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CENTRAL BANK THIRD QUARTER REVIEW: Prospects in international business


CENTRAL BANK THIRD QUARTER REVIEW: Prospects in international business

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DURING THE FIRST nine months of 2016, the economy expanded by 1.3 per cent thanks to improvements in the tourism sector (three per cent), construction (five per cent), and business and other services (three per cent).

The average unemployment rate fell to 10.2 per cent for the nine months ending June. Inflation remained in negative territory, with the price index declining by 1.2 per cent.

Barbados ranks at number seven in the Americas in the competitiveness of our tourism. Ahead of us are the United States (US), Canada, Brazil, Mexico, Panama, and Costa Rica. A strength of the tourism industry is the fact that Barbados does not have an overreliance on any one market. Long stay arrivals increased by 5.7 per cent, with arrivals from the US up 11 per cent and the United Kingdom up three per cent.

The economic foundations of Barbados’ international business and financial services sector remain strong, but the sector faces a challenge because of the sentiment against globalisation in advanced economies. Data up to July indicates that the number of licences granted to international business companies declined by 7.5 per cent. In addition, a total of $67 billion in assets were held by international banks in June 2016, representing a 16 per cent decrease over a 12-month period.

Maintaining the value of our currency hinges on crafting fiscal policies that aid in dampening the demand for foreign currency. Government’s fiscal consolidation has assisted in the maintenance of a level of reserves that are above the 12-week benchmark.

The stock of foreign reserves at end-September stood at $900 million (14 weeks of import cover). In efforts to augment this stock of foreign reserves, fiscal policy was tightened in August, by means of a combination of additional revenue measures and further cuts in expenditure. There has been a significant improvement in the current account of the balance of payments, but the financial account inflows have been very weak.

The current account deficit was lower by 3.6 percentage points of GDP, almost entirely because of tourism. Fuel imports were down by 1.9 percentage points of GDP, with a fall in both prices and the amount imported.

Total generating capacity for renewable energy in September was 13 megawatts. By year-end, capacity will rise to 30 megawatts, or 12 per cent of installed capacity, with the addition of the Barbados Light & Power’s 10 megawatt solar farm.

The fiscal deficit for the April to September period is estimated to be $145 million on the current account. Accrued tax revenues are anticipated to increase by $13 million, with corporate taxes, property taxes, and excises increasing by $6 million, $14 million and $10 million, respectively. Small reductions in grants to state-owned enterprises ($5 million) and in wages and salaries ($8 million) were more than offset by a $34 million increase in interest payments because of rising debt levels.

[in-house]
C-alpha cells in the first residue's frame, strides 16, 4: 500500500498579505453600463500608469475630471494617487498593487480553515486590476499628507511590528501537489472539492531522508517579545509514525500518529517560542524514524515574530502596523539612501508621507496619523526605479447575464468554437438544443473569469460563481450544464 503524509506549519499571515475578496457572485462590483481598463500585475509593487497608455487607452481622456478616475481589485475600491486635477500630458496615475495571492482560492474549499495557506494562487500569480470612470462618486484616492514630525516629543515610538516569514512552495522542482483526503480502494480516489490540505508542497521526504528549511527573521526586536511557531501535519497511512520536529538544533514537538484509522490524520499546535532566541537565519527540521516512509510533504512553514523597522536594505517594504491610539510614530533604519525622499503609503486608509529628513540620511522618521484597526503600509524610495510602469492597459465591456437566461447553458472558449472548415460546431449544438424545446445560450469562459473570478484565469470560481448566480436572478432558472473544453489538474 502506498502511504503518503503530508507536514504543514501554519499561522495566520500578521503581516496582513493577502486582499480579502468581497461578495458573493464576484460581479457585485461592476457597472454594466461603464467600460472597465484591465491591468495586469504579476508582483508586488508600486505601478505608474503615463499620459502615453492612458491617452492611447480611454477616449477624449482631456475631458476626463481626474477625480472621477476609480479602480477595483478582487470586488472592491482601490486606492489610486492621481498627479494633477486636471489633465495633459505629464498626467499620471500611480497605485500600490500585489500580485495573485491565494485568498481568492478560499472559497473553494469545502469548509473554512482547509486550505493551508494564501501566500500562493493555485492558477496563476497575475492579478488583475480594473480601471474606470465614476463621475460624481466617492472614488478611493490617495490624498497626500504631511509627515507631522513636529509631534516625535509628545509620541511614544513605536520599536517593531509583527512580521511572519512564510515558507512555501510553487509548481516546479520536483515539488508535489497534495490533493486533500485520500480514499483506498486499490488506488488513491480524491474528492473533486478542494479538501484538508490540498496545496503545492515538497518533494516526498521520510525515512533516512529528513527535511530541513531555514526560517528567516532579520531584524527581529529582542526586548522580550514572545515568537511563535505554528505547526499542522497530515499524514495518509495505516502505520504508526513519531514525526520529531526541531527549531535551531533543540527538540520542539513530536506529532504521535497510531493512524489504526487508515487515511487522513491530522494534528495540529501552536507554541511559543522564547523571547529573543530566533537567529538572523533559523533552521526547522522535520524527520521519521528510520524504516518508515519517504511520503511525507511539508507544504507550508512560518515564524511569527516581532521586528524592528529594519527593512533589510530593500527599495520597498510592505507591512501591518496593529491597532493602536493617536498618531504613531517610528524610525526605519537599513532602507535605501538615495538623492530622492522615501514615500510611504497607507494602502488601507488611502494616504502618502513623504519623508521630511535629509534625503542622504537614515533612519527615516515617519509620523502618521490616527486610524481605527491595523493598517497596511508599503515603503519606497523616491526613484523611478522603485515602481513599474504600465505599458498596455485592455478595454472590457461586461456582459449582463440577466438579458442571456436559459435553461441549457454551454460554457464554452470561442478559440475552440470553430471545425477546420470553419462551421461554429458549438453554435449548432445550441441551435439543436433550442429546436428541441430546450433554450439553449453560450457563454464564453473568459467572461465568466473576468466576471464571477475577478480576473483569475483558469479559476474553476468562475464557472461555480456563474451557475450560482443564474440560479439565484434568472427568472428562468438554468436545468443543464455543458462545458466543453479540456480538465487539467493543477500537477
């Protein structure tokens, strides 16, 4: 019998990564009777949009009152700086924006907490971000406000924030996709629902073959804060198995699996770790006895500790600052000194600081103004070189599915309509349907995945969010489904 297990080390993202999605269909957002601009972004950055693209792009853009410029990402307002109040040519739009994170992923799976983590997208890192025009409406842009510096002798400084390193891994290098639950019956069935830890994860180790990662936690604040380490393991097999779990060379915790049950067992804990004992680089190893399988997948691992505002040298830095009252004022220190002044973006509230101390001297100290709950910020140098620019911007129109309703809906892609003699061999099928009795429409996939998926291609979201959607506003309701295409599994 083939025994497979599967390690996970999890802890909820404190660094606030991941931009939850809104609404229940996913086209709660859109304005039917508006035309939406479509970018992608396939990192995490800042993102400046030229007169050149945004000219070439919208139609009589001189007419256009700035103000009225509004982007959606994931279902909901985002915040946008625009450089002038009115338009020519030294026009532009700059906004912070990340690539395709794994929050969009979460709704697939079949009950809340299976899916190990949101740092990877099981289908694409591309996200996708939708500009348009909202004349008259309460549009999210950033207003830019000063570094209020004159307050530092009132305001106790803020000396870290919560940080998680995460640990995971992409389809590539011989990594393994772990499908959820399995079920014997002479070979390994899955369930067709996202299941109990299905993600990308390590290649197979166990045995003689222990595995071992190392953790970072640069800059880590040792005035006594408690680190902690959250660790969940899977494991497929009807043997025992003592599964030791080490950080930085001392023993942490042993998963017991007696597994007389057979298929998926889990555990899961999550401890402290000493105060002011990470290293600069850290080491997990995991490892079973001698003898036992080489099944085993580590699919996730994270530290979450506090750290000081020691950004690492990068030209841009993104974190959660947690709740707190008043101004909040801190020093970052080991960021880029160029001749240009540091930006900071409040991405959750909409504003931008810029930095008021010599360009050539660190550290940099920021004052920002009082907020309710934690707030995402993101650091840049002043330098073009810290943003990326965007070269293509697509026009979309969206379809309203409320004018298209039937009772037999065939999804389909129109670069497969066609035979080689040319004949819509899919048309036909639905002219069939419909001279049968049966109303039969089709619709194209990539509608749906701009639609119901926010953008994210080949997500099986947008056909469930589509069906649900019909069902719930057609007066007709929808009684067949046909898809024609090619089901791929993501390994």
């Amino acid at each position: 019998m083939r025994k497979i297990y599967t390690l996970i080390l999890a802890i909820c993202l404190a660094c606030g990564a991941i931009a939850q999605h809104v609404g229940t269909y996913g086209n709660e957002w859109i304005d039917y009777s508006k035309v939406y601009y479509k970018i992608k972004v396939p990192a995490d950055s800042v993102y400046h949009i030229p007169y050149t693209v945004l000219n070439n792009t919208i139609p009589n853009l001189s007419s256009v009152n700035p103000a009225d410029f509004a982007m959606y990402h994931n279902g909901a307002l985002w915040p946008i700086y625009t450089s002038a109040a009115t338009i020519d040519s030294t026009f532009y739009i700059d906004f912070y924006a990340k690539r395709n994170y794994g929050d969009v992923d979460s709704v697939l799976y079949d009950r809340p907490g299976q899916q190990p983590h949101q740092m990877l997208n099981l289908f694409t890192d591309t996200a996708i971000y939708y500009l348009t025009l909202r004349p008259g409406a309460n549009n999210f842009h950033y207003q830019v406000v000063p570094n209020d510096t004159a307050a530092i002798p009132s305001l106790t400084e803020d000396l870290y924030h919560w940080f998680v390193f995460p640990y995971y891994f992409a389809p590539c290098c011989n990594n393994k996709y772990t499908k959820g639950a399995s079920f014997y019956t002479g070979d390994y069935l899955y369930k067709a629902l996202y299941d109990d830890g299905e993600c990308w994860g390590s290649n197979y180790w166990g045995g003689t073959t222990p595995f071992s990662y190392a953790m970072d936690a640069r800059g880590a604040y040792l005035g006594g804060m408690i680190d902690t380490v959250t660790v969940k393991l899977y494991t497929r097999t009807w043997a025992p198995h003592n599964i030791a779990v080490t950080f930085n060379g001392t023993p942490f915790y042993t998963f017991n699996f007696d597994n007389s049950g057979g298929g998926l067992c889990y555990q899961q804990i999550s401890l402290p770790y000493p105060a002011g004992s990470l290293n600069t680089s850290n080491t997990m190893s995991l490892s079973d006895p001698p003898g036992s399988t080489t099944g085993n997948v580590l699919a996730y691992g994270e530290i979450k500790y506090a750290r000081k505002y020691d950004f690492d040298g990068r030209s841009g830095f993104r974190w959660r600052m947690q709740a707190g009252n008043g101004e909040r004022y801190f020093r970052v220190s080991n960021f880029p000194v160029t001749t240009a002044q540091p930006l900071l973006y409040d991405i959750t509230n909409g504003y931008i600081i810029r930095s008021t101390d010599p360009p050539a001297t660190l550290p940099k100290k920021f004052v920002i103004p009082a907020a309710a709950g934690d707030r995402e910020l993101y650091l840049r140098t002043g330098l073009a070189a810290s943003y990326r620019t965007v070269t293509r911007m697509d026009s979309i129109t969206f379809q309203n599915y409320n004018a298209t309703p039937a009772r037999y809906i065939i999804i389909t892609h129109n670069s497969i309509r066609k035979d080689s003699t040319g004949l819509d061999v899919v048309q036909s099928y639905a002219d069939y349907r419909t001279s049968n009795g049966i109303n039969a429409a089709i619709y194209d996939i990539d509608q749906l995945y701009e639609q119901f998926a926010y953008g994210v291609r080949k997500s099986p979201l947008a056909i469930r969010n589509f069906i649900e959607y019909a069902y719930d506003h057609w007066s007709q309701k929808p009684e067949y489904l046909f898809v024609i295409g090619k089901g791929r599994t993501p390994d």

Government’s financing needs for the period April to September were met by using $326 million from domestic sources. The National Insurance increased their investment in securities by $91 million and insurance companies and other non-bank investors provided $4 million worth of financing. In addition, there was an $84 million switch from foreign to domestic financing because of amortisation of foreign loans. The resulting money creation by the Central Bank financing Government was $114 million.

The pressure of Government’s ongoing cash flow needs is reflected in the failure to narrow the gap between the Barbados and US three-month Treasury bill rates, which remains at 2.81 percentage points. The gross public sector debt at the end of September stood at 108 per cent of GDP, while the net public sector debt ratio was 57 per cent.

Outlook: The Central Bank forecasts economic growth of 1.4 per cent for 2016. Growth for the next five years is expected to be in the region of two per cent per year, driven by our competitive, diversified, and highly regarded tourism sector. An 11 per cent increase in airline capacity is expected from the US and Canada for the coming tourist season. A pickup in construction activity is also anticipated, much of it tourism-related.

The combined effect of the August fiscal measures and revenues from the sale of the Barbados National Oil Terminal Ltd. is expected to reduce the Government’s deficit to the end of the fiscal year slightly above four per cent of GDP. A continuation of the process of fiscal consolidation should reduce the deficit below the rate of GDP growth in 2017. In subsequent years, the ratio should decline as Government updates the medium term fiscal adjustment strategy.

Barbados remains confident of the prospects of our international business and financial services sector, and officials of Government and Central Bank are actively engaged with international institutions and companies to find ways of resolving the current challenges. The prospects for value-added rum and other high quality exports and services are encouraging. The growth of the renewable energy sector has great promise for the medium term.

Significant improvements in labour productivity, including the more productive use of new technology, could substantially better the expected growth rates generated by the foreign exchange sectors.

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